Java Stream sorted()

In this guide, you will learn about the Stream sorted() method in Java programming and how to use it with an example.

1. Stream sorted() Method Overview


The Stream.sorted() method is an intermediate operation that returns a stream consisting of the elements of the original stream, sorted according to their natural order or by a specified comparator. If the stream's elements are not Comparable, a ClassCastException may be thrown during terminal operations.


1. Stream<T> sorted()
2. Stream<T> sorted(Comparator<? super T> comparator)


- comparator: A comparator to be used for comparing stream elements.

Key Points:

- It's an intermediate operation, meaning further operations can be chained after it.

- If no comparator is provided, it assumes that the stream elements are of type Comparable.

- It operates in a stable manner, i.e., equal elements will not be reordered as a result of the sort.

- The operation is stateful as it may need to observe all the elements before producing a result.

- When using parallel streams, the sorted() operation is not as performance-efficient due to the necessity to aggregate the results from different threads.

2. Stream sorted() Method Example

import java.util.Comparator;

public class StreamSortedExample {
    public static void main(String[] args) {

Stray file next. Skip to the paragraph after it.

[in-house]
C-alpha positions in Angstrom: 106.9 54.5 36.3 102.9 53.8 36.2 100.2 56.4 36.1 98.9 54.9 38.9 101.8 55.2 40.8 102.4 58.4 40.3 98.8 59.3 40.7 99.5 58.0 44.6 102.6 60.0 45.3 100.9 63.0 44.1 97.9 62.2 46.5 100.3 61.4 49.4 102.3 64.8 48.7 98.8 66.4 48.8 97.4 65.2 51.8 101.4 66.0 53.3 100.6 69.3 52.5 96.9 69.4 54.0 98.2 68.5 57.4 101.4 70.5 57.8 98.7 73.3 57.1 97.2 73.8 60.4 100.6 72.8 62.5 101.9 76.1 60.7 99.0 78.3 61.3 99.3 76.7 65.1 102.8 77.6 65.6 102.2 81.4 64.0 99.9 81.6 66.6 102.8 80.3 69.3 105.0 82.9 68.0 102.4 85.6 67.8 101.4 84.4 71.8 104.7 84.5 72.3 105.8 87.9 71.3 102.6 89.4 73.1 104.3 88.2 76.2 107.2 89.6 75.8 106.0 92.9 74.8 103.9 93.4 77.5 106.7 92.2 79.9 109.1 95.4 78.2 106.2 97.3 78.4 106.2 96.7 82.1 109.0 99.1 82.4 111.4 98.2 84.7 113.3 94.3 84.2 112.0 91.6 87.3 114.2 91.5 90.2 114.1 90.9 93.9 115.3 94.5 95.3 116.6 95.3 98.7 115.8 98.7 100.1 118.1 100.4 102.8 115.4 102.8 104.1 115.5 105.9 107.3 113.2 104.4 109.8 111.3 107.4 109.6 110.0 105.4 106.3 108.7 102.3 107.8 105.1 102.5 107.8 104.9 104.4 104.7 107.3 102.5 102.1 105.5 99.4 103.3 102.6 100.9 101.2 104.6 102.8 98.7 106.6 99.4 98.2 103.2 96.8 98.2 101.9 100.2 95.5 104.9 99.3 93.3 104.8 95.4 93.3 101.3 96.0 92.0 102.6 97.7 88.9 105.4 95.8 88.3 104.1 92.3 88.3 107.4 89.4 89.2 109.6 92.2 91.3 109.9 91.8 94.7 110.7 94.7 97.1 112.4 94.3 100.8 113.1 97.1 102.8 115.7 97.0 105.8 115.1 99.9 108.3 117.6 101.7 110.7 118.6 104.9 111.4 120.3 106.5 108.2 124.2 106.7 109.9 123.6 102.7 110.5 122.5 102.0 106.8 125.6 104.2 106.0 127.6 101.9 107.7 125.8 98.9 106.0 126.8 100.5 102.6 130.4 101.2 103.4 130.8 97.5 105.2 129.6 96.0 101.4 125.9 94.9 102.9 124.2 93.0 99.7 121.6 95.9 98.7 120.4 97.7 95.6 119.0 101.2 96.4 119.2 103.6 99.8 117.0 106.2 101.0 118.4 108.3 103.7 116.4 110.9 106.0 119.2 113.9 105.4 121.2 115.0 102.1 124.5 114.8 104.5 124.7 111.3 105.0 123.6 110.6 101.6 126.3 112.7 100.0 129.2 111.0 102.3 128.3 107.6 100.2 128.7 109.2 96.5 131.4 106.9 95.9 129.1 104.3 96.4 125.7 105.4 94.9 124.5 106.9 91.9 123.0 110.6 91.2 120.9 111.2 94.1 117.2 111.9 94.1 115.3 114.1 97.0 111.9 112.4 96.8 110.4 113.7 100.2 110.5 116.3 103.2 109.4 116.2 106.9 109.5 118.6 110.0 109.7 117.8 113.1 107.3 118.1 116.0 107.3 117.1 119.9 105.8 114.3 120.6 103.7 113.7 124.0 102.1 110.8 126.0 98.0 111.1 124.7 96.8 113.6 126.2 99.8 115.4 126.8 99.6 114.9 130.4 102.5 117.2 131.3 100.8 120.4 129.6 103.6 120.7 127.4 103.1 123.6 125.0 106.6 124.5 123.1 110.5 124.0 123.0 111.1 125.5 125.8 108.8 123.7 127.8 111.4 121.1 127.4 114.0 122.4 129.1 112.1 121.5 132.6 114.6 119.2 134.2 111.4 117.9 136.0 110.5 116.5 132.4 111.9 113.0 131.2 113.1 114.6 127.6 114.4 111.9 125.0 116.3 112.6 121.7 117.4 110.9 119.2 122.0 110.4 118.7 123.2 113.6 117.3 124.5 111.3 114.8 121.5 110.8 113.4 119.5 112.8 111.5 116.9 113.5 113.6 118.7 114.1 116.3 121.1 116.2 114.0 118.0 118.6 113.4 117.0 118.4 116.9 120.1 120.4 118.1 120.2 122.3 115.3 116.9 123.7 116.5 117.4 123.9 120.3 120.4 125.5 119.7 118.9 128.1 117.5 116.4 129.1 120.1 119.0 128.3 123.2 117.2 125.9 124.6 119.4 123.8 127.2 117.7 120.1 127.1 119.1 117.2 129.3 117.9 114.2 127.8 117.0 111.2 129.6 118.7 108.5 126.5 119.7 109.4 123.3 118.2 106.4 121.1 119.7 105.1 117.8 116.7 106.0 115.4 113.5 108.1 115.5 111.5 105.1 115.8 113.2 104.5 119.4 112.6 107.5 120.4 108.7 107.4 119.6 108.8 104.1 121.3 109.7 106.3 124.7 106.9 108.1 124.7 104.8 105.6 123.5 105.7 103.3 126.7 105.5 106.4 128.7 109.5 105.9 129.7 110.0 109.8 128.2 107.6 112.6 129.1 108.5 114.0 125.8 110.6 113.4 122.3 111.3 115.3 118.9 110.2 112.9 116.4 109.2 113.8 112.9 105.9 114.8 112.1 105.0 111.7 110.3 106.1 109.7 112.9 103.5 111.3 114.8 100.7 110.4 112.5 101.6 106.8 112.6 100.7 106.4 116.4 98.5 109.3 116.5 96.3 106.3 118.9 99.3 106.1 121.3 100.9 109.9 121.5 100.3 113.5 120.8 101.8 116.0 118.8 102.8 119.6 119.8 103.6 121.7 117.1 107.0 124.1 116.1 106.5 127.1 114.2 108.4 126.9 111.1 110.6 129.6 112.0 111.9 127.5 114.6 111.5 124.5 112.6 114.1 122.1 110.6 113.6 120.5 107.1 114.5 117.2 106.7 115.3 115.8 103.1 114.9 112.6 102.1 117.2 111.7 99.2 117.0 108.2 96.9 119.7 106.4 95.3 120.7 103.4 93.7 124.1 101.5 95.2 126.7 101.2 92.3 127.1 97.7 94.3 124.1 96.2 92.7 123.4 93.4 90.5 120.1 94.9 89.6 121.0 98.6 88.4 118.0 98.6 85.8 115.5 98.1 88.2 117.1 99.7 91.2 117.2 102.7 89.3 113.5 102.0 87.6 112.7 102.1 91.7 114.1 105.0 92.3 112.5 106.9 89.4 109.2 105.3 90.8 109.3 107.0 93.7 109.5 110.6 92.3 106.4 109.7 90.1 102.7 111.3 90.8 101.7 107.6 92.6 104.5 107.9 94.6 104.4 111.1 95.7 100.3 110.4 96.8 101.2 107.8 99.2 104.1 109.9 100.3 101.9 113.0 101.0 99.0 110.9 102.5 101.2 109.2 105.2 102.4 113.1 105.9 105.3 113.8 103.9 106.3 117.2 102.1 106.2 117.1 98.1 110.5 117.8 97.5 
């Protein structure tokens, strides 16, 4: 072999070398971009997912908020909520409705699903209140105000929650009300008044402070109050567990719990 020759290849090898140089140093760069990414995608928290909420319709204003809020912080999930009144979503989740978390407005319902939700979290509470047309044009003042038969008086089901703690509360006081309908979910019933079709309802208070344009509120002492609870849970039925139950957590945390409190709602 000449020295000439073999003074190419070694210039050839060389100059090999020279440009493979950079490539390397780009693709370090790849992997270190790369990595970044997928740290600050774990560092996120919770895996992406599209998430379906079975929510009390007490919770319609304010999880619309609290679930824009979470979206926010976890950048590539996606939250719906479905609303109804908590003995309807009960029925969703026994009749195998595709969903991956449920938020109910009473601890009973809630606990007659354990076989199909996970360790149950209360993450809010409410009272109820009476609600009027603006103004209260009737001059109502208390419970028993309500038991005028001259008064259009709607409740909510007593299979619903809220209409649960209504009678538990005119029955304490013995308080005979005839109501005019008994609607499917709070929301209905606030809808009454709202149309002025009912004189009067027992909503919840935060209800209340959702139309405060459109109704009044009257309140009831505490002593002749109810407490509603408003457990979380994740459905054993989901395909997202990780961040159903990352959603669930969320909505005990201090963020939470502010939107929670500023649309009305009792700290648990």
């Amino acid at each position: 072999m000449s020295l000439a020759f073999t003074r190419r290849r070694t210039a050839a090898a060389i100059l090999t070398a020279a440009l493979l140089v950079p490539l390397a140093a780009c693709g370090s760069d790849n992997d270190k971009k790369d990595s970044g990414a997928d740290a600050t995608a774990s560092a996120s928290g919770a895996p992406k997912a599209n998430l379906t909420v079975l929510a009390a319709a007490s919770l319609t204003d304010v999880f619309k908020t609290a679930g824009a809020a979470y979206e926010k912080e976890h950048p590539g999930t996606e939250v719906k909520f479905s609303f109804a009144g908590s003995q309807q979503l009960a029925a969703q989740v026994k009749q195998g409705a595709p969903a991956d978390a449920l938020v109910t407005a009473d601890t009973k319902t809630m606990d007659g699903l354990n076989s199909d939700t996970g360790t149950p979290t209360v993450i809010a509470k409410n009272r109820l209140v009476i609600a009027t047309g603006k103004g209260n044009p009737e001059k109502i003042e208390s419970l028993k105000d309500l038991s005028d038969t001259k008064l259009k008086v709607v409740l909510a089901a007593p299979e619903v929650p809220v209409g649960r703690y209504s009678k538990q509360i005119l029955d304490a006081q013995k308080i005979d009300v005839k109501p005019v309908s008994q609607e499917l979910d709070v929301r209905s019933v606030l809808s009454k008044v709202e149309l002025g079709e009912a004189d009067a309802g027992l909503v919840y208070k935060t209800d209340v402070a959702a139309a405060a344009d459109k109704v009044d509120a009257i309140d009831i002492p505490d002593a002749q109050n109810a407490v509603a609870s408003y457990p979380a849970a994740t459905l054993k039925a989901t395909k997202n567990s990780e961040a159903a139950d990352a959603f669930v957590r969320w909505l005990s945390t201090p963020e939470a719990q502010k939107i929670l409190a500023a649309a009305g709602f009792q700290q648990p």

Stream<String> fruitsStream = Stream.of("Cherry", "Banana", "Apple", "Elderberry", "Date");

        // Using sorted without a comparator (natural order)
        fruitsStream.sorted().forEach(fruit -> System.out.print(fruit + " "));

        System.out.println();  // Print a new line for clarity

        // Using sorted with a comparator (based on string length)
        Stream<String> anotherFruitsStream = Stream.of("Cherry", "Banana", "Apple", "Elderberry", "Date");
                           .forEach(fruit -> System.out.print(fruit + " "));


Apple Banana Cherry Date Elderberry
Date Apple Cherry Banana Elderberry


In the provided example:

1. We first sort a stream of fruit names in their natural order (alphabetic order) and print them.

2. Then, we sort another stream of the same fruit names but this time based on their lengths (using a comparator) and print them.

The output clearly showcases how the elements are sorted in different orders based on the chosen sorting mechanism.